I had a interesting conversation with a collegue bike manufakturer and he said that liability claims will force you to have everything tested with ISO "advanced" testing in your own country. (We're talking about Germany here)
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Old 11-07-17, 08:40 AM
  #17  
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Also the German testing institutes are already helping customers with liability lawsuits unless the bikes were tested at their Institute.
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Old 11-07-17, 11:59 AM
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I don't think any of us here are involved in production scenarios. I thought the EU mandated testing, but I'm not sure. Certainly heard complaints about testing and changing designs as a result.

Last I saw, testing is fairly inexpensive. Less expensive than I would have done it for, that's for sure. It might be worth it to do it locally. But you have to find out the laws in your market.

There was talk about having small builders do testing here in the U.S., but it hasn't been instituted. The insurance company the most small builders use was talking about it. I am guessing they haven't had enough losses to require it.

ETA: I thought I had the European standards, but I can't find them.

I didn't dive too deeply, but the CEN standards apply to all of Europe, but aren't enforced in every country. Most countries allow self-certification, but CEN urges certified labs do the testing. ISO says that Germany is bound to implement the ISO standard. Maybe the ISO standard allows self-certification, I didn't see information about that

Last edited by unterhausen; 11-07-17 at 12:16 PM.
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Old 01-15-18, 05:32 PM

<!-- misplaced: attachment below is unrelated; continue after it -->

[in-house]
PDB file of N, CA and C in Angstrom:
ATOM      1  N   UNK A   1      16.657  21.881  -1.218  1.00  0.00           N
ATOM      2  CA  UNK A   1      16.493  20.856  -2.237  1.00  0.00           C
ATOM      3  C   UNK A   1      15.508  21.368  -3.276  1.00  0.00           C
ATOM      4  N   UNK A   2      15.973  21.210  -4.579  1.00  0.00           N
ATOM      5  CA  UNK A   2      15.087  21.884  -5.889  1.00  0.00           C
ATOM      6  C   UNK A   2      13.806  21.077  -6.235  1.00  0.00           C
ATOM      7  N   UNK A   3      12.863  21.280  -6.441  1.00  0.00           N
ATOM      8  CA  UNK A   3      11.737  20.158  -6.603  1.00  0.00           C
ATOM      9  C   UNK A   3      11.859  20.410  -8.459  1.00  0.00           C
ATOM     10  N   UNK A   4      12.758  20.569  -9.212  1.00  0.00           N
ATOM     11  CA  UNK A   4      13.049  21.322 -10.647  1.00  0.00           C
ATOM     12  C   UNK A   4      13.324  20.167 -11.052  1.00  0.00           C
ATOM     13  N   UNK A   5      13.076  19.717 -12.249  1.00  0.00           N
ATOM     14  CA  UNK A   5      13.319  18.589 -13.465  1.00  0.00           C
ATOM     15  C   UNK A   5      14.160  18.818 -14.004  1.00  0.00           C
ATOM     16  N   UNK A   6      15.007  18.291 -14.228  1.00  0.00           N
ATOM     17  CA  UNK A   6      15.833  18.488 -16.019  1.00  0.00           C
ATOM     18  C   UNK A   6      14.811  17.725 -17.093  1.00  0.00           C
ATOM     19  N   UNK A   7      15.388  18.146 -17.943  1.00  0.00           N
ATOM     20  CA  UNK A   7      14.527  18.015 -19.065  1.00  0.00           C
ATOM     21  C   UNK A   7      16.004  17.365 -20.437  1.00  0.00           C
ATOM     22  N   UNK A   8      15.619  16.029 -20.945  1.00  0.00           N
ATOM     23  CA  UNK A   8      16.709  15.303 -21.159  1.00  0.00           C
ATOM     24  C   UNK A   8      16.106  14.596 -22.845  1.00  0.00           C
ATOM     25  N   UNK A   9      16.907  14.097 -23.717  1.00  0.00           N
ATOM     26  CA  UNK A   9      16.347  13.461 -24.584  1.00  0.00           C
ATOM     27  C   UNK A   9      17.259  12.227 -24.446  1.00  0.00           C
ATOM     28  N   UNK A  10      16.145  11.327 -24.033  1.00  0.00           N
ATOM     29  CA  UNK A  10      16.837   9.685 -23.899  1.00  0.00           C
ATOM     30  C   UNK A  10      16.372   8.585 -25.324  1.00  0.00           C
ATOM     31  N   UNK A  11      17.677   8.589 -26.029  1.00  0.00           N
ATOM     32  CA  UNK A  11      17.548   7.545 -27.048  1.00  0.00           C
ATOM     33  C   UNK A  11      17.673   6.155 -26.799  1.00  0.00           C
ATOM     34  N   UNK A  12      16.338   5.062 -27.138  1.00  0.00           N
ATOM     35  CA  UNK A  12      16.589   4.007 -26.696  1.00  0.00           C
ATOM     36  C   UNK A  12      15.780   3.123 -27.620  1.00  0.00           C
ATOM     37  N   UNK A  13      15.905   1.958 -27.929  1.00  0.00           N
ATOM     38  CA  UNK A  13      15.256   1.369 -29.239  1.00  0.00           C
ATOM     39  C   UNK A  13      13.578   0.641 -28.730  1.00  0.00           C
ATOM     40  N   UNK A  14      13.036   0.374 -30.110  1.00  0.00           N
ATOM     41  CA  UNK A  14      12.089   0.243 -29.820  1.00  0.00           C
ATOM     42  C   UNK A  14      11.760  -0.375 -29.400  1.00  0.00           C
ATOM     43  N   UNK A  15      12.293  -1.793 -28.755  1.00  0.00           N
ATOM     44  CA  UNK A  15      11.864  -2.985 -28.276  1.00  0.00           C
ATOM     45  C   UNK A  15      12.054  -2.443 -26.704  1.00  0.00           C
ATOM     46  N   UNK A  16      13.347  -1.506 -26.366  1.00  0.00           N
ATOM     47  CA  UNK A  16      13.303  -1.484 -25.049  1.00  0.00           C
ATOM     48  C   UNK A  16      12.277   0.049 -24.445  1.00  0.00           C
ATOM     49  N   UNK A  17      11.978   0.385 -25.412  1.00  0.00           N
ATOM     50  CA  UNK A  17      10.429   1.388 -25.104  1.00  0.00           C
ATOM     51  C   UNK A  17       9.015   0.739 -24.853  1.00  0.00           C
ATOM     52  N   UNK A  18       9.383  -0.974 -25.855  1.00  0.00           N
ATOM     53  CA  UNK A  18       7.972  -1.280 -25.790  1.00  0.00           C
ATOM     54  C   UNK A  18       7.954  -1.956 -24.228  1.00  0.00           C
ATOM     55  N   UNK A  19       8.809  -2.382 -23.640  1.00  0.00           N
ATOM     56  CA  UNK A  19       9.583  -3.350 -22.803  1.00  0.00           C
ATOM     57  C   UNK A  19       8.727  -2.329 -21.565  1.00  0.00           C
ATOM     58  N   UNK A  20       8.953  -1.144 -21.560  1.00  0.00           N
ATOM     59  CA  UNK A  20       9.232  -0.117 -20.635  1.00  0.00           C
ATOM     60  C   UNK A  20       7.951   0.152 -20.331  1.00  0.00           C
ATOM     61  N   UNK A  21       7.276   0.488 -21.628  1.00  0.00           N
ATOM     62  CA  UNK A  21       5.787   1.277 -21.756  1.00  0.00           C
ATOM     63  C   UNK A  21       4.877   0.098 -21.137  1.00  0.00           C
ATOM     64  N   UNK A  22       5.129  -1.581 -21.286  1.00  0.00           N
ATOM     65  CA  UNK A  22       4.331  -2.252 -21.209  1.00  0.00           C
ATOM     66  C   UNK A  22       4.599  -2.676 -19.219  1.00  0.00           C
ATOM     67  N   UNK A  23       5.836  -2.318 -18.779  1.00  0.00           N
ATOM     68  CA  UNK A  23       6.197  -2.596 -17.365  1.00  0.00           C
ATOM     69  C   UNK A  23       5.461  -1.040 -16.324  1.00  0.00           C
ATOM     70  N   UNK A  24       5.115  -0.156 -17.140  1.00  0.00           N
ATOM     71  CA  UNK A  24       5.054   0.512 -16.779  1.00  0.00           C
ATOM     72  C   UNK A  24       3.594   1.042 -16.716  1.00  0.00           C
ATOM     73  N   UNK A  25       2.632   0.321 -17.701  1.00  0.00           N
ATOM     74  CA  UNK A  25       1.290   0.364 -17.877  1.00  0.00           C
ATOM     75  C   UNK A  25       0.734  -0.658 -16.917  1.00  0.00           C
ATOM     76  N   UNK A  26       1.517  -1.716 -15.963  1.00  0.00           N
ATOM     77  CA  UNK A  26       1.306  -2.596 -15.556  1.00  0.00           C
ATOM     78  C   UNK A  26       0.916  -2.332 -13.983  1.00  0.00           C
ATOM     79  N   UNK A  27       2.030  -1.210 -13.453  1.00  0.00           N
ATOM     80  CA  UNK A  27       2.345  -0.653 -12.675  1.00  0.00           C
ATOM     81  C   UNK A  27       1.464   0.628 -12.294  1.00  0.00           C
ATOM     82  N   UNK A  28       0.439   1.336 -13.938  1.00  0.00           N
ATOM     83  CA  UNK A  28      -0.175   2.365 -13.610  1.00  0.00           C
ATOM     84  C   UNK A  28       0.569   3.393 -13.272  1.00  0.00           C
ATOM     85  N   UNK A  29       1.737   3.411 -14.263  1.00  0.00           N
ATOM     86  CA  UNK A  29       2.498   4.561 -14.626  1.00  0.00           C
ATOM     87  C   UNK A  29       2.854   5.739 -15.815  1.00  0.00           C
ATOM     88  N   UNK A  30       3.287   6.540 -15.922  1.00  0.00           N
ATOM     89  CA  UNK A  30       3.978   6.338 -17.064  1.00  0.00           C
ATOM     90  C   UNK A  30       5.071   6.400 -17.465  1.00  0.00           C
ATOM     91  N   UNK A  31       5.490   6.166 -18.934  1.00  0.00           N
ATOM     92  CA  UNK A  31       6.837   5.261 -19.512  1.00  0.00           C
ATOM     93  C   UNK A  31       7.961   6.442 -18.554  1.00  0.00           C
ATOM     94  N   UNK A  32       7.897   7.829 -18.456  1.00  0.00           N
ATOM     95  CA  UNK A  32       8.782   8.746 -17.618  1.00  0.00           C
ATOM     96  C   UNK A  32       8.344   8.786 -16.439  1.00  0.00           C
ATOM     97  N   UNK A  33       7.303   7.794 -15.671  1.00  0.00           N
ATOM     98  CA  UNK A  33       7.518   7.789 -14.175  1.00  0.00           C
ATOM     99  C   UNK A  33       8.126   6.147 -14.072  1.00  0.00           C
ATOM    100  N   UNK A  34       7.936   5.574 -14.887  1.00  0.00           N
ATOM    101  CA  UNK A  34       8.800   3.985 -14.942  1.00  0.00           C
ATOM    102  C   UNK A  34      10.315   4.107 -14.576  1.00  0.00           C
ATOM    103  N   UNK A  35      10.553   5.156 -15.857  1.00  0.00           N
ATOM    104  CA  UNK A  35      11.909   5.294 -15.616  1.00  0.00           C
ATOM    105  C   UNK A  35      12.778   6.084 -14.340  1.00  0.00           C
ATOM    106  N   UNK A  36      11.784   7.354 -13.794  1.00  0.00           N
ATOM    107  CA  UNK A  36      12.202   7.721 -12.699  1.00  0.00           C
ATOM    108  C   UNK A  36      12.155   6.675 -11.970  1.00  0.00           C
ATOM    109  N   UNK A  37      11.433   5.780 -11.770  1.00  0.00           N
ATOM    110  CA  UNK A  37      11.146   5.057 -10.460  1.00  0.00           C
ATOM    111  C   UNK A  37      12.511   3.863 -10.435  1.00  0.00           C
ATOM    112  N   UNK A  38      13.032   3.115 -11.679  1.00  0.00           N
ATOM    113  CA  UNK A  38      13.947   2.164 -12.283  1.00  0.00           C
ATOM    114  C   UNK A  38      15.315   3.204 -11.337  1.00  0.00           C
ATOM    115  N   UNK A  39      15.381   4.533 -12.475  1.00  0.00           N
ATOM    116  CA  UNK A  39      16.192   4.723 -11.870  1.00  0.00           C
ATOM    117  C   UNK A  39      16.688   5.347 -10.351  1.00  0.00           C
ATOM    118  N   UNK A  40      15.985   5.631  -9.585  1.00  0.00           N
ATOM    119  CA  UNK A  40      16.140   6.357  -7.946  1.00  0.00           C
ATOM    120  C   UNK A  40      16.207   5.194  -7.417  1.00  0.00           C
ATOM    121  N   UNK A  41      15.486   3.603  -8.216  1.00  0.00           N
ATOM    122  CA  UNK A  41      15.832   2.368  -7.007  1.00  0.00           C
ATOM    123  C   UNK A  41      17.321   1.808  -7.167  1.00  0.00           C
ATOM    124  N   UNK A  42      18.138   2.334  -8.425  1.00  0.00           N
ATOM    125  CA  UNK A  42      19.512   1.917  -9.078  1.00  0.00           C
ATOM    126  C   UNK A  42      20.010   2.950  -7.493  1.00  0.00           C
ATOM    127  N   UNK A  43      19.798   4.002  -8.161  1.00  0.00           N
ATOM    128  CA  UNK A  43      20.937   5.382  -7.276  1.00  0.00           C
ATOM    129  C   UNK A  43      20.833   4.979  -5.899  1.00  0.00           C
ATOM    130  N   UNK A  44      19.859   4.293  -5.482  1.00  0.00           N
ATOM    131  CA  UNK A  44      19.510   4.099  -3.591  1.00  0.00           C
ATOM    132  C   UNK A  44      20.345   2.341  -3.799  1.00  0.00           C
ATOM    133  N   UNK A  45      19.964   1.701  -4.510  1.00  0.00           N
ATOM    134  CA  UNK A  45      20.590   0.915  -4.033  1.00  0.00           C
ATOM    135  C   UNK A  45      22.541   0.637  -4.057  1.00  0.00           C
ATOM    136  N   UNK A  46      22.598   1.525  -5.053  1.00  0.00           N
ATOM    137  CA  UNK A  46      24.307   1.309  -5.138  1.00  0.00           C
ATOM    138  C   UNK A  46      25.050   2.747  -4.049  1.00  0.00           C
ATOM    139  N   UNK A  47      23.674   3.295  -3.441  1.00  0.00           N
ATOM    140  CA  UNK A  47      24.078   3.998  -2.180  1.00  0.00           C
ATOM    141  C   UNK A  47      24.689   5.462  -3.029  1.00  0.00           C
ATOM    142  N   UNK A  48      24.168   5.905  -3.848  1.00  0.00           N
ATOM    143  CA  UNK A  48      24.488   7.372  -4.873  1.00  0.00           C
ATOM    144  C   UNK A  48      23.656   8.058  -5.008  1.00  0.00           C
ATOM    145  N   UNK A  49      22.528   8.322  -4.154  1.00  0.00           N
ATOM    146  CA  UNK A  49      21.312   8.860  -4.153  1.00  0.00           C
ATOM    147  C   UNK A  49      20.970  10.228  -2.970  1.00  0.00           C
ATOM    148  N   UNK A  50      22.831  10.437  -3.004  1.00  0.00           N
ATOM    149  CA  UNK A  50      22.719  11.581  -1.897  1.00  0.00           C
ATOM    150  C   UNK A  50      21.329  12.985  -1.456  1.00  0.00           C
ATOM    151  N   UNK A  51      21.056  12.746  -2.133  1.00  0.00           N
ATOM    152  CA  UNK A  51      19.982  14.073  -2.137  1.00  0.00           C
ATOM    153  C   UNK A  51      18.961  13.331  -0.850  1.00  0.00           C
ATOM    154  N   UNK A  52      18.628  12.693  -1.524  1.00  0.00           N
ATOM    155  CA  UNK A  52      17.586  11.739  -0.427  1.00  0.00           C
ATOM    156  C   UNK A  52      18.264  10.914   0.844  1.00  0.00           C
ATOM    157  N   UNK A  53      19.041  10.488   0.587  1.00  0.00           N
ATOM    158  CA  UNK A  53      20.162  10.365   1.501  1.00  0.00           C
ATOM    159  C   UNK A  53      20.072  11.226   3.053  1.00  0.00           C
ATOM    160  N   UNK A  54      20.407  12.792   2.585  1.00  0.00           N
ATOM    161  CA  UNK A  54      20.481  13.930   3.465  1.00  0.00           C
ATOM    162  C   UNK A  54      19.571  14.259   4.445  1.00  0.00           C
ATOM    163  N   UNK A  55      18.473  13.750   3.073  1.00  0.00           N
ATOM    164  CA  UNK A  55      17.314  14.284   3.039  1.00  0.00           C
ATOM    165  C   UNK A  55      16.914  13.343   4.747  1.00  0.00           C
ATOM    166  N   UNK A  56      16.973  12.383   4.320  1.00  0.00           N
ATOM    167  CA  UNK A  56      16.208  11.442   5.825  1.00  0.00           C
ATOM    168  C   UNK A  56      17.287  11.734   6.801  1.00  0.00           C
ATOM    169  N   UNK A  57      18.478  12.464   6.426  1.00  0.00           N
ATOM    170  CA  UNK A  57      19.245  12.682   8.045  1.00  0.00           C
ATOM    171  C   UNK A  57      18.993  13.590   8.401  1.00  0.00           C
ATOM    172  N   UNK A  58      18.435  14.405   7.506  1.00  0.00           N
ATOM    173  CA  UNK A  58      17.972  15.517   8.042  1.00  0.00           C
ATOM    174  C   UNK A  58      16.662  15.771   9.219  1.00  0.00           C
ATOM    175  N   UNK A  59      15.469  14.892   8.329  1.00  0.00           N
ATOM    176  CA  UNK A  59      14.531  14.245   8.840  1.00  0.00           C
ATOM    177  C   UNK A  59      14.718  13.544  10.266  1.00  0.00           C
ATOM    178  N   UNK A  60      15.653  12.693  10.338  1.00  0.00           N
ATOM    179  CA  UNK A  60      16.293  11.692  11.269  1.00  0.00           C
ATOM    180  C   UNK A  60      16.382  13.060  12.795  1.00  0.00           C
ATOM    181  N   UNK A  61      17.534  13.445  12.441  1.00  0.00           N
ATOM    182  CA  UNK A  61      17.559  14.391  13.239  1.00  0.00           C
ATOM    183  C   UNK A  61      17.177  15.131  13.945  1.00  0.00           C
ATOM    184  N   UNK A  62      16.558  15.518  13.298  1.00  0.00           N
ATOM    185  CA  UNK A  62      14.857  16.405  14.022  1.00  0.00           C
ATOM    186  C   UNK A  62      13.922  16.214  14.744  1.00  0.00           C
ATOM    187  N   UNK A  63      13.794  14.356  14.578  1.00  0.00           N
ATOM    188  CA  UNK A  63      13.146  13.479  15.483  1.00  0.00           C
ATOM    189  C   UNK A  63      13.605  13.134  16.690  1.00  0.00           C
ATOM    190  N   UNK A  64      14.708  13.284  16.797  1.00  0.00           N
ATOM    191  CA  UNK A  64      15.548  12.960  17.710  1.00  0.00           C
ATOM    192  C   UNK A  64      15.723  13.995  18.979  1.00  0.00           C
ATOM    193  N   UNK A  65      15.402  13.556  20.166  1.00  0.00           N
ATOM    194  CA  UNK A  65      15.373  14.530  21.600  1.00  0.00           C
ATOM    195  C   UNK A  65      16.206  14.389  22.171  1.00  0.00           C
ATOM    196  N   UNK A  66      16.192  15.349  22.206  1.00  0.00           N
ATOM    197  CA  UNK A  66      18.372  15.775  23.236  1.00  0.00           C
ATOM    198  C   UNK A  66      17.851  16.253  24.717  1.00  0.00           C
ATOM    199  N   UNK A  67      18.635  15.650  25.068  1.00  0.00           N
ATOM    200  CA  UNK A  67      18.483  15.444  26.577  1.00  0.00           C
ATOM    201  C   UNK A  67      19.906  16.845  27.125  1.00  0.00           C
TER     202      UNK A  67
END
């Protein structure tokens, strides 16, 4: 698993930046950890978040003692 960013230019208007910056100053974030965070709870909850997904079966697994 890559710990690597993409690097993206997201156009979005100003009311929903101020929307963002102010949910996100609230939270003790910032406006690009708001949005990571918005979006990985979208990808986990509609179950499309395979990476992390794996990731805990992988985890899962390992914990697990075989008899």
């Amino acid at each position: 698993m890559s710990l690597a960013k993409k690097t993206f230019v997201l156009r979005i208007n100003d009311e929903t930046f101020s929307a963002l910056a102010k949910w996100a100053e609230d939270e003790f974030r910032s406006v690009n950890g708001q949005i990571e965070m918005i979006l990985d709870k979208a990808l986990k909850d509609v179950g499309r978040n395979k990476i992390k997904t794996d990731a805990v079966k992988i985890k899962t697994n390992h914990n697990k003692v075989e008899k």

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As the data and discussion from/over testing regimes accumulates it will become a baseline of interest in court cases. If the industry doesn't develop it's own standards then standards based on external opinions have a chance of being imposed or relied on. The US also has some interesting approaches in aviation which include the experimental designation.
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Old 01-15-18, 06:01 PM
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Id guess it was heat effected but not cooled in an appropriate manner, due to production numbers requirement..
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Old 01-15-18, 07:52 PM
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Originally Posted by fietsbob View Post
Id guess it was heat effected but not cooled in an appropriate manner, due to production numbers requirement..
What's the appropriate cooling method? Does one actually exist?



Originally Posted by Marcow
If probably a lot of steel lugged frames will fail?
This is the reason lug tips are often thinned with a file after brazing to decrease the stress riser.
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Old 01-15-18, 09:09 PM
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The writings I've looked at (in over 40 years of playing with torches and tubes) all say pretty much the same thing concerning cooling. Draft free space. Open air with no water/oil bath.


I've always felt that it's the initial drop off from brazing temps that is most critical for the steel's retaining it's intended grain and characteristics. I've also been told that it's a differential of temp that produces the stresses that distort tubes. One reason that hearth brazing was considered best by some as it heats a large area with rather even temps through out the joint. Andy
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Old 01-21-18, 10:34 PM
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Is the "heasdset" cone, cup of the fixture a typical equal to a headset press fit component?
As others have mentioned, the profile looks very close to the lower head lug.
Looks to me that there is some tube distortion 5-6 mm beyond the crack. Look at the reflections.

The test is pretty aggressive I think. Not to question it too much, but I wonder what the rational was.
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Old 01-22-18, 05:37 PM
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pretty sure it was a standard test. Op gave up on us some number of months back though
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Old 01-27-18, 06:02 PM
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when I dropped by the Gazelle company in 1988, they let me watch part of their 531 race bike frame production.

they use natural gas torch arrays to heat several lugs at once , then when hot, touched them with the brass filler wire.

quick , efficient.